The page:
Spatial and temporal variability in California annual grassland: results from a long-term study
Version of Record online: 24 FEB 2009
1995 IAVS - the International Association of Vegetation Science
Journal of Vegetation Science
Volume 6, Issue 1, pages 43–56, February 1995
How to Cite
Hobbs, R.J. and Mooney, H.A. (1995), Spatial and temporal variability in California annual grassland: results from a long-term study. Journal of Vegetation Science, 6: 43–56. doi: 10.2307/3236255
- Issue online: 24 FEB 2009
- Version of Record online: 24 FEB 2009
- Received 2 January 1994; Revision received 23 June 1994; Accepted 29 June 1994.
- Climatic variation;
- Long-term study;
- Vegetation dynamics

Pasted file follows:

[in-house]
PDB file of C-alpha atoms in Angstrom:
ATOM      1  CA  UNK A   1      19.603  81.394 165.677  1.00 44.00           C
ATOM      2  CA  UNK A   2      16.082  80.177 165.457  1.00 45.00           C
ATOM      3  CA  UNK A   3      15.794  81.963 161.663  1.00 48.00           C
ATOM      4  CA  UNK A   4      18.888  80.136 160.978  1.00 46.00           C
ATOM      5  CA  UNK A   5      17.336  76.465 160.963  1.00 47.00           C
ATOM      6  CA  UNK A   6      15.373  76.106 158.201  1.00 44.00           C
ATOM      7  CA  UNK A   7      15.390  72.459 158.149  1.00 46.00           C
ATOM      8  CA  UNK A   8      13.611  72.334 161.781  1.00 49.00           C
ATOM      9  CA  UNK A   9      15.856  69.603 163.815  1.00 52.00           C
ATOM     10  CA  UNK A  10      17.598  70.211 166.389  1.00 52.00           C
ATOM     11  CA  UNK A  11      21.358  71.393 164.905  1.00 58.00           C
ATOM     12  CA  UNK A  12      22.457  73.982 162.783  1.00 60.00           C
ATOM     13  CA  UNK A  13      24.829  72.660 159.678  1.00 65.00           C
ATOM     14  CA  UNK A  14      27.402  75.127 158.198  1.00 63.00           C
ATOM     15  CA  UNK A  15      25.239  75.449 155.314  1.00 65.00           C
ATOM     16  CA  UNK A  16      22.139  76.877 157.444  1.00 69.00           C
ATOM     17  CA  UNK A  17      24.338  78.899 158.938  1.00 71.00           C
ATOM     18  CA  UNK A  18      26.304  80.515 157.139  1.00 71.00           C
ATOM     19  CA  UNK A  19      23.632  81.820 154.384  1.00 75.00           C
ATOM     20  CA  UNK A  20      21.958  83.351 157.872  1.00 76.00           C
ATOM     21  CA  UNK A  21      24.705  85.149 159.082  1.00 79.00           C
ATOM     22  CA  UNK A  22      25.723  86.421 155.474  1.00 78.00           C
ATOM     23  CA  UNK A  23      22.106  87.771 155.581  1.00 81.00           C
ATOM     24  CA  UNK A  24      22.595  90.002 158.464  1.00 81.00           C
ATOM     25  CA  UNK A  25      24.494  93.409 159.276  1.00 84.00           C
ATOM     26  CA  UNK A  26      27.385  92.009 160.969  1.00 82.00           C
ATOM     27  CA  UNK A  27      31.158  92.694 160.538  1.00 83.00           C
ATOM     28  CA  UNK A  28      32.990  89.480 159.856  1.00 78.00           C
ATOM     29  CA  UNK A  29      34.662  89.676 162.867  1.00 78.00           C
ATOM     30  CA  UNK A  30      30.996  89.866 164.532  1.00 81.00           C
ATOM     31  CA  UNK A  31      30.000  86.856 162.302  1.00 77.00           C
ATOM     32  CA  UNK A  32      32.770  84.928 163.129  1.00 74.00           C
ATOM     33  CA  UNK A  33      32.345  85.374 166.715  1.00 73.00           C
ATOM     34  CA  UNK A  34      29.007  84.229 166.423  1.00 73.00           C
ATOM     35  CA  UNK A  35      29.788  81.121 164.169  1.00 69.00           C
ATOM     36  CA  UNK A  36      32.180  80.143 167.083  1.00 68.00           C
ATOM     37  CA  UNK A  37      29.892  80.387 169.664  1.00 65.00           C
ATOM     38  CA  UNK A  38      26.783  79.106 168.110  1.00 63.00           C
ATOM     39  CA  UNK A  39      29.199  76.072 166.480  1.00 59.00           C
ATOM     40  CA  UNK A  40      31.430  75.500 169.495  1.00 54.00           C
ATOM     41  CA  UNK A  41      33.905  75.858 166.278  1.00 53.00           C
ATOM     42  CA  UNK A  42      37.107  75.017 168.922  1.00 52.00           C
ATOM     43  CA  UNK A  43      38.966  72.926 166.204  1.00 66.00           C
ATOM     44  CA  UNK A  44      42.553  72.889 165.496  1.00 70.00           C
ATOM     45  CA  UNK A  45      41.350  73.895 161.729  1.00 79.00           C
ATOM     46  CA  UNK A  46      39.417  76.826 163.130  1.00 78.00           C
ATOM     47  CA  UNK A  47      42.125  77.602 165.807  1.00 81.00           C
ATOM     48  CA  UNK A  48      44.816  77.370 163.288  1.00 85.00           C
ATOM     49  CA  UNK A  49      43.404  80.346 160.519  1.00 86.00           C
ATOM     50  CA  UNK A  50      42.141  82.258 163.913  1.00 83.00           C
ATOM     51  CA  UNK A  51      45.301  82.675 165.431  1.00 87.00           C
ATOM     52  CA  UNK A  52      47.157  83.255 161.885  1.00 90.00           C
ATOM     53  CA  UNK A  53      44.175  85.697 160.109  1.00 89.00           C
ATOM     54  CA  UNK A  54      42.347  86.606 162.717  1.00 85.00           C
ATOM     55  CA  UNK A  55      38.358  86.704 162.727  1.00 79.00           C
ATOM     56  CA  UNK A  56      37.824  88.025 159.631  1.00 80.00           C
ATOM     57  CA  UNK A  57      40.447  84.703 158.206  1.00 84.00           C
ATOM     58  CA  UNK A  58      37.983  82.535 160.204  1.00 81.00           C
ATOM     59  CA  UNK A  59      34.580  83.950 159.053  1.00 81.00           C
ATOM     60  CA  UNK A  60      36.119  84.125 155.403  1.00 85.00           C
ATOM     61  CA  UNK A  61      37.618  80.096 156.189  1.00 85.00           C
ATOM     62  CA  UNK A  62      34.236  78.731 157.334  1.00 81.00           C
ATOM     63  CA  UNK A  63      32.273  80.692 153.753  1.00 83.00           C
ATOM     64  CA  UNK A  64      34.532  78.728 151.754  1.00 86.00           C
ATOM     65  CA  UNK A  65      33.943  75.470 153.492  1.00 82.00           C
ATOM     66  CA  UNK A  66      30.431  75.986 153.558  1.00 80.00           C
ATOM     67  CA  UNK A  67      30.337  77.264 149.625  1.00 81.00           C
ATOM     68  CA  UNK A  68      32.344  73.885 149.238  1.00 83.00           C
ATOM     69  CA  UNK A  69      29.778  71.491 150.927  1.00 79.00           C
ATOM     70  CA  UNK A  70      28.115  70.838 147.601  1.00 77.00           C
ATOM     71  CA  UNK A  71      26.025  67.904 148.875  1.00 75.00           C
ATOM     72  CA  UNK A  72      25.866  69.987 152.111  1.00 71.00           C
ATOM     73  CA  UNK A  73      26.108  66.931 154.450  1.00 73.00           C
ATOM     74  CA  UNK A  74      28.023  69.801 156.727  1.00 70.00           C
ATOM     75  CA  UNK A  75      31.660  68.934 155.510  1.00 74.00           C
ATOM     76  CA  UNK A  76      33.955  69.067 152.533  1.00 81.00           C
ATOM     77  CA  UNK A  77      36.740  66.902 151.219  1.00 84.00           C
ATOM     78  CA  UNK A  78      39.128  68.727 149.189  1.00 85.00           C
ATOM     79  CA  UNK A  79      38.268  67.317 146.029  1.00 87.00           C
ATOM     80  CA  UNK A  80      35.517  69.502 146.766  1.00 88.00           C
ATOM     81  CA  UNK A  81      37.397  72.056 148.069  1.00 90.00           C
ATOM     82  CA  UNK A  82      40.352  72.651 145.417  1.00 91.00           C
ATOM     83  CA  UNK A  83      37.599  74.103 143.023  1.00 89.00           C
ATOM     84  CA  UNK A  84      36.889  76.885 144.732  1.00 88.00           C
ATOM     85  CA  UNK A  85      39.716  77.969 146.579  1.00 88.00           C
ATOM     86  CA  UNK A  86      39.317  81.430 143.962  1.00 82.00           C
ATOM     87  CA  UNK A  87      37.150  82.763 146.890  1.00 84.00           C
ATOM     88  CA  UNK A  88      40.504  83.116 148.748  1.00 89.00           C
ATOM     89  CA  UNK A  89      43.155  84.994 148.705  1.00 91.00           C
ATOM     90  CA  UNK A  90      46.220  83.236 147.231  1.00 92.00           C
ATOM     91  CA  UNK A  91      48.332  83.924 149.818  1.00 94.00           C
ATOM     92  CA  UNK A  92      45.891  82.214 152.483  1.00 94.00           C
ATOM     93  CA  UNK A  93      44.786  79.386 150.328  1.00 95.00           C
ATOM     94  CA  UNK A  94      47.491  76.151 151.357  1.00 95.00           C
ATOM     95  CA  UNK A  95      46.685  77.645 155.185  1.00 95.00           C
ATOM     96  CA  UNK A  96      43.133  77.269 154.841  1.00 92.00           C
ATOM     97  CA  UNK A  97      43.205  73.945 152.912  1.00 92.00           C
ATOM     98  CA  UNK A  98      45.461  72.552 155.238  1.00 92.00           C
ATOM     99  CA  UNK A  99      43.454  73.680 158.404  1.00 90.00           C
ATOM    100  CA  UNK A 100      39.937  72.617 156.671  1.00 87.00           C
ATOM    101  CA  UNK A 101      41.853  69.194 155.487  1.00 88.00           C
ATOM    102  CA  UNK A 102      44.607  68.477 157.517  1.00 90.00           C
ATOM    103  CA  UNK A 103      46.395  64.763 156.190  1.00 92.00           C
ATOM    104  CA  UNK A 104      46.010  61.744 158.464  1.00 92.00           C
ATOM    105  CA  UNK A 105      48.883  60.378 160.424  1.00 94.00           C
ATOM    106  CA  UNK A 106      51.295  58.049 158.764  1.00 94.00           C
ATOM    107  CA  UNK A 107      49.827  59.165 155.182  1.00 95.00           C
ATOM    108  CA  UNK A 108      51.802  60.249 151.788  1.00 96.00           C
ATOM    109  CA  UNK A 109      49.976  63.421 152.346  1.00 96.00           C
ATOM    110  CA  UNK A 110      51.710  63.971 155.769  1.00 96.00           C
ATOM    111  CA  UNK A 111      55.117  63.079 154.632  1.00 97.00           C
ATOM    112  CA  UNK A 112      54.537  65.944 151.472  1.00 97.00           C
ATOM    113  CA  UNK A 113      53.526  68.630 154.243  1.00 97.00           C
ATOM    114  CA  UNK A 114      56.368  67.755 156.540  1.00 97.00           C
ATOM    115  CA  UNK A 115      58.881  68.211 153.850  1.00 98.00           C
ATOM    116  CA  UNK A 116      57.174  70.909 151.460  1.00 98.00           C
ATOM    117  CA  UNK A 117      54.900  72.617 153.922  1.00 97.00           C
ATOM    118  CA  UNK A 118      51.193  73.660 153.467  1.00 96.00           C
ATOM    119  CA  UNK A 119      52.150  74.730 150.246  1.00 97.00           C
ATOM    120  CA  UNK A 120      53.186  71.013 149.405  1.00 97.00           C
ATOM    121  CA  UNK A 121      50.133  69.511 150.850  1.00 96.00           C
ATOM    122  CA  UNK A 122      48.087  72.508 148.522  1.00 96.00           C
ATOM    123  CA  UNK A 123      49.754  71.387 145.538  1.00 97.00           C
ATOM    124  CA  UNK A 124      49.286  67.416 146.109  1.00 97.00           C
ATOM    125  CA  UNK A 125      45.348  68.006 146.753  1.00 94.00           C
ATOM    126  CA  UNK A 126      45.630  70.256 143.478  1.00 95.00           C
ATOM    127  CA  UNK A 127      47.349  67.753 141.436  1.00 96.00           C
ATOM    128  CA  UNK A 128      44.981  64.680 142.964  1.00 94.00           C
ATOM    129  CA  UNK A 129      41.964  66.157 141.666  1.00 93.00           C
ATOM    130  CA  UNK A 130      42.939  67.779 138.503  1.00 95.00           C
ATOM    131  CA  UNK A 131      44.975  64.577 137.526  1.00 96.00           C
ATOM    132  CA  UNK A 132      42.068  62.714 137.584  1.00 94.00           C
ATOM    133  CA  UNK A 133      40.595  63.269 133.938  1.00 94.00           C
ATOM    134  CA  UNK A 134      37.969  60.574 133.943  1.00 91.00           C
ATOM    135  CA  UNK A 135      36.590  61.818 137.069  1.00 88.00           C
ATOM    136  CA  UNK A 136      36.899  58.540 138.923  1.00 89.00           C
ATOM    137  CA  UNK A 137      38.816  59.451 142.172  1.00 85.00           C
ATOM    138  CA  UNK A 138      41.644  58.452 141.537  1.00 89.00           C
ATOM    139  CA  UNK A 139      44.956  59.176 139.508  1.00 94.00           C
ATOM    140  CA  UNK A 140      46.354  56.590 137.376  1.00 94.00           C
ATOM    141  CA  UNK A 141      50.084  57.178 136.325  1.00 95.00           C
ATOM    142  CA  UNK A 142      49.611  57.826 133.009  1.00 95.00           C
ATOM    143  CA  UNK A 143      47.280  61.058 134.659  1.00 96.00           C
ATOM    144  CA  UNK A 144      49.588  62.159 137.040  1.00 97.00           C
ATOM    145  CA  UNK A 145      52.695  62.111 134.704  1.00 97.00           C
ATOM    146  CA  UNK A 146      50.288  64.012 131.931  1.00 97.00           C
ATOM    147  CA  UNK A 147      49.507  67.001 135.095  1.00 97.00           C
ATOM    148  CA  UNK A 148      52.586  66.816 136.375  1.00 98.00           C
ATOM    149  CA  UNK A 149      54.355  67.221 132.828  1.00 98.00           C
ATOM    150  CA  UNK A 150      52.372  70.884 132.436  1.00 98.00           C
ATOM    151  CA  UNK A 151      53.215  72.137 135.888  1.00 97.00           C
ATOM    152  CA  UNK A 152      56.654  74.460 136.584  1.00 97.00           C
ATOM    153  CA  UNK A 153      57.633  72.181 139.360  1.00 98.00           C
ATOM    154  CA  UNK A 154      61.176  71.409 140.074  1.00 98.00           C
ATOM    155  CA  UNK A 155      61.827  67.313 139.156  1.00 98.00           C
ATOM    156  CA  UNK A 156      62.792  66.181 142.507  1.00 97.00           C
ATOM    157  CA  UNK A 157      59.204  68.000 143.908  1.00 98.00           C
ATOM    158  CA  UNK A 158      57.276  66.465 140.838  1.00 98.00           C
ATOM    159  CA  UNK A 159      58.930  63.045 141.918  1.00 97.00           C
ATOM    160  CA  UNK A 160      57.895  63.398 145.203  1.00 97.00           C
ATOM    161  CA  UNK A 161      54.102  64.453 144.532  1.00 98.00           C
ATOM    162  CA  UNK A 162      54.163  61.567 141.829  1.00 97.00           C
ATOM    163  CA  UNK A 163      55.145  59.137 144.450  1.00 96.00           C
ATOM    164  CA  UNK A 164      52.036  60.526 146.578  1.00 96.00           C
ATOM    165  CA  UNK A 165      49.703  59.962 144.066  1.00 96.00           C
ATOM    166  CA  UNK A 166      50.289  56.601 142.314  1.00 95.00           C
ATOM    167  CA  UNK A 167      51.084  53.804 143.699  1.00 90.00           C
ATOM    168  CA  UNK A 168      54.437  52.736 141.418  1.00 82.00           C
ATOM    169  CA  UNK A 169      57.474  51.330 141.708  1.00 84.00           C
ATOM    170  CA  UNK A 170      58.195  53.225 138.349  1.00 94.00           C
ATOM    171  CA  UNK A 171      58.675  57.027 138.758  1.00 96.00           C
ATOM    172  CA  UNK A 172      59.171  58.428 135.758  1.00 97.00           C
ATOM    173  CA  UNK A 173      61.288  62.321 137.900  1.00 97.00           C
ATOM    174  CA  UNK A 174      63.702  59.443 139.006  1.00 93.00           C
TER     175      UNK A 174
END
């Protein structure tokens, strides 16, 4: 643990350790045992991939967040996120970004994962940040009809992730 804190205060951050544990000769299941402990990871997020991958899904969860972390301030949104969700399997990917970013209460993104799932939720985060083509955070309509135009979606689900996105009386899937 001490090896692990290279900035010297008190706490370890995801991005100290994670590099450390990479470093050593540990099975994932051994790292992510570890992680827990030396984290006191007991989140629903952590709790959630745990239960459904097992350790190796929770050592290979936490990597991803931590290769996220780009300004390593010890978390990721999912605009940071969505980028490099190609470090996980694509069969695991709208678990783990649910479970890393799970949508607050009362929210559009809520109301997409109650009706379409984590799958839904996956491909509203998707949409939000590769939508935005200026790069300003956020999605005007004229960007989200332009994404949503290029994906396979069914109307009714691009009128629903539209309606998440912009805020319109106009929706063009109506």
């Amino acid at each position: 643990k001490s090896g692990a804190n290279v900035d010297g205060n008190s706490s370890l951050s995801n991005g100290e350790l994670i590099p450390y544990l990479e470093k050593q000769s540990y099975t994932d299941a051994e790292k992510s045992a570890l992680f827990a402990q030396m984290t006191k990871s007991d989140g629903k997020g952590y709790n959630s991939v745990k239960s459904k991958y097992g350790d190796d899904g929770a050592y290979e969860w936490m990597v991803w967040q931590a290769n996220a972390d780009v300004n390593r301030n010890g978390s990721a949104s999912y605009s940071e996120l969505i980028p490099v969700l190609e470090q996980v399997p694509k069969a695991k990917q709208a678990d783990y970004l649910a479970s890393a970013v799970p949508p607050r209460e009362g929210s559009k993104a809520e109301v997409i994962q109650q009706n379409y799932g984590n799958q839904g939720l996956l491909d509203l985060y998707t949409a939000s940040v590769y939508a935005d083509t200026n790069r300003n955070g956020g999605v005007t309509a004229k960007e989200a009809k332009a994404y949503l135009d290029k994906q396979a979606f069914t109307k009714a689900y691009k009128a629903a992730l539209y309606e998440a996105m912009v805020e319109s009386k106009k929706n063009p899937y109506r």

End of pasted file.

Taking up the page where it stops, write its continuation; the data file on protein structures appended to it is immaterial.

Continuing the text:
Abstract. We present data from the first 11 years of a longterm study of the dynamics of an annual grassland on serpentine soil in Jasper Ridge Biological Preserve, Northern California. Annual rainfall amounts and distributions varied greatly over the period 1982-1993, as did the amount and distribution of gopher disturbance. Temporal variation in gopher disturbance showed no relationship with rainfall, but spatial variation in disturbance frequency was related to soil depth. The disturbance regime experienced by the grassland is complex, both spatially and temporally, and most of the area is disturbed at least once every 3-5 years. Plant species abundances showed a variety of responses to climate variation and disturbance. Abundances of individual species in any given year could not be linked directly to rainfall amount due to hysteresis effects and other interactions. The grassland composition changed markedly over the study. Exclusion of gophers suggested that changing abundances of several species were linked to gopher disturbance. In particular, perennial species' abundances increased greatly in the years following exclosure, but then subsequently declined. Data on plant densities on gopher mounds disturbed at different times of year and in different years indicate that the local species composition remains distinct for a number of years following disturbance. Disturbance history is hence a major factor controlling local community variation. Changing species importances, a complex disturbance regime and the importance of disturbance history make prediction and modelling of this system difficult. It is suggested that the same is probably true for many plant communities, and that long-term studies must be an essential part of ecological research programs. This study illustrates the practical problems inherent in maintaining long-term field experiments and in analyzing complex time series data which suffer from inadvertent deviations from the original experimental design.